The recreation area consists of a playground, pavilions, restrooms, and a sandy beach area for sunbathing and swimming access. No overnight camping facilities are available. This park is awesome any time of the year, but the best time to see the colorful blooms are from January through April. I happened to visit here off-season, but still enjoyed the gardens, trails, and gorgeous lake views. Can’t wait to go back when everything is in bloom!

Three Rivers State Park – Sneads, FL

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Located on the Florida/Georgia border, Three Rivers State Park was established in 1955 after the construction of the Jim Woodruff Dam and a special bill passed by Congress allowing the property to be designated as a recreational area. The dam helped create Lake Seminole, which is fed by the Chattahoochee River and Flint River on the Georgia side. On the Florida side of the lake, the mighty Apalachicola River originates below the dam and eventually empties into the Gulf of Mexico. Aptly named for these three rivers, this park offers opportunities for any outdoor enthusiast.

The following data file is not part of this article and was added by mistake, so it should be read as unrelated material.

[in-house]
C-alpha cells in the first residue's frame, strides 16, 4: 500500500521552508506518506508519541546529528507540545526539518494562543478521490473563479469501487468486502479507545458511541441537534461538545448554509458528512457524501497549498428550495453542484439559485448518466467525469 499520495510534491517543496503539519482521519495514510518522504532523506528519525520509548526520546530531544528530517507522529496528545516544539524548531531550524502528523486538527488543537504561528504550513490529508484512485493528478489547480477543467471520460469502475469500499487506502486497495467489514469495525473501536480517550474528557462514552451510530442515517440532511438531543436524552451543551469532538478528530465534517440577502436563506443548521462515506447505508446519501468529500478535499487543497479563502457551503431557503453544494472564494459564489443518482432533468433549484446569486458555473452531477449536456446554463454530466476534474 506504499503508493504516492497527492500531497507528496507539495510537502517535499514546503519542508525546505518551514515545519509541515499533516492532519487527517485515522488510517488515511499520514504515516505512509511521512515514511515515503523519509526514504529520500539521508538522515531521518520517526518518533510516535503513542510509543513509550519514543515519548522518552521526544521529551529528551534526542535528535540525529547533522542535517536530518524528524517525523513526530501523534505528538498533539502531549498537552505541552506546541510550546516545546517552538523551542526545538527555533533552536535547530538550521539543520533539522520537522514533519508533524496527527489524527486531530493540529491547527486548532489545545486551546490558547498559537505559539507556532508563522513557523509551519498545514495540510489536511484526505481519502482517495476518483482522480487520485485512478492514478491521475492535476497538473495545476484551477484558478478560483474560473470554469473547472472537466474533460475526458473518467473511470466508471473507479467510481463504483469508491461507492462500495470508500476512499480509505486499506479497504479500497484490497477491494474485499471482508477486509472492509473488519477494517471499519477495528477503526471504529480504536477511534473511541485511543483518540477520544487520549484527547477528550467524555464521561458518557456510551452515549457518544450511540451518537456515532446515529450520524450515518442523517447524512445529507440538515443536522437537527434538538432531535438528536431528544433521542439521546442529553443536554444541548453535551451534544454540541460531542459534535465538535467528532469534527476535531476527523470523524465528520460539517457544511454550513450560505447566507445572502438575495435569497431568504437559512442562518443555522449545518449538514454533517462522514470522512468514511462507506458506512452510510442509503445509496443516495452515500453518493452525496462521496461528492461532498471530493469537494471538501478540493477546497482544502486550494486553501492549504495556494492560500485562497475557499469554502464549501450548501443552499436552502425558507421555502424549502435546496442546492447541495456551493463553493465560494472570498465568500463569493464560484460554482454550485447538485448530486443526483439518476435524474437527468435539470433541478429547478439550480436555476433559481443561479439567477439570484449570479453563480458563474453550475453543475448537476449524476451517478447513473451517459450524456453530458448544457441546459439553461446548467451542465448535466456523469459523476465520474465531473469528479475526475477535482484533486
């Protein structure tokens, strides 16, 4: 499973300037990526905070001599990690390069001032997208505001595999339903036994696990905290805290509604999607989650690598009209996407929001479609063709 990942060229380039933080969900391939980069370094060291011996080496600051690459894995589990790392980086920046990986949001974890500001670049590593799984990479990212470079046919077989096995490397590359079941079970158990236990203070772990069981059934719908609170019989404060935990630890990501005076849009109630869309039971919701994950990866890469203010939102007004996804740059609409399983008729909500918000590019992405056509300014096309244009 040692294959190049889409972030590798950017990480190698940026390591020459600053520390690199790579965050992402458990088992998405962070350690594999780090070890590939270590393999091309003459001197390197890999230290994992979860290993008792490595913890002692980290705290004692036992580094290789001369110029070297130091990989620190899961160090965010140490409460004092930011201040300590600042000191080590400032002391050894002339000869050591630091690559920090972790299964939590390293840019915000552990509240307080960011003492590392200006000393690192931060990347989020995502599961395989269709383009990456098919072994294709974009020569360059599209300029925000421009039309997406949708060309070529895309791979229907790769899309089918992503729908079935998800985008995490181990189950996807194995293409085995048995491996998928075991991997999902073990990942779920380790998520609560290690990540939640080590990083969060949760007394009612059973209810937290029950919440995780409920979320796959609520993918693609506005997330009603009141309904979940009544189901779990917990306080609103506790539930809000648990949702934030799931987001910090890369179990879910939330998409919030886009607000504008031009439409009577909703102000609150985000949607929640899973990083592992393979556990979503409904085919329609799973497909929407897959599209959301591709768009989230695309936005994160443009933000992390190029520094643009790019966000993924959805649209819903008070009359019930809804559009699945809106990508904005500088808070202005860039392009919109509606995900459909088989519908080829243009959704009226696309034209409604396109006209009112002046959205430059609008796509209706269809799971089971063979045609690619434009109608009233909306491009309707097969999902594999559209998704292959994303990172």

Kayaking, canoeing, boating, and fishing are popular activities, and canoe rentals are available in the campground. The park provides two launches: one for day-trippers and one launch designated for camping guests only.

There are four multi-use trails and two miles of paved trails offering five miles of challenges amongst the 686 acres of uplands, hills, and ravines. Picnickers can relax and enjoy the lake view at one of the three pavilions, cook a meal on the grill, and enjoy the playground and restrooms in the day-use area. Part of the Great Florida Birding Trail, this park is home to eagles, herons, owls, and many other bird species, as well as deer, opossums, raccoons, and perhaps a wandering black bear. As always, respect all wildlife and be aware of safety guidelines.

Overnight guests can chose from thirty campsites full-facility camp sites, one primitive group site, or a cabin overlooking the lake. This trip, I stopped here for a quick hike, but the campground looked awesome and I would definitely stay here in the future – plenty of wildlife, scenic vistas, and a beautiful campground!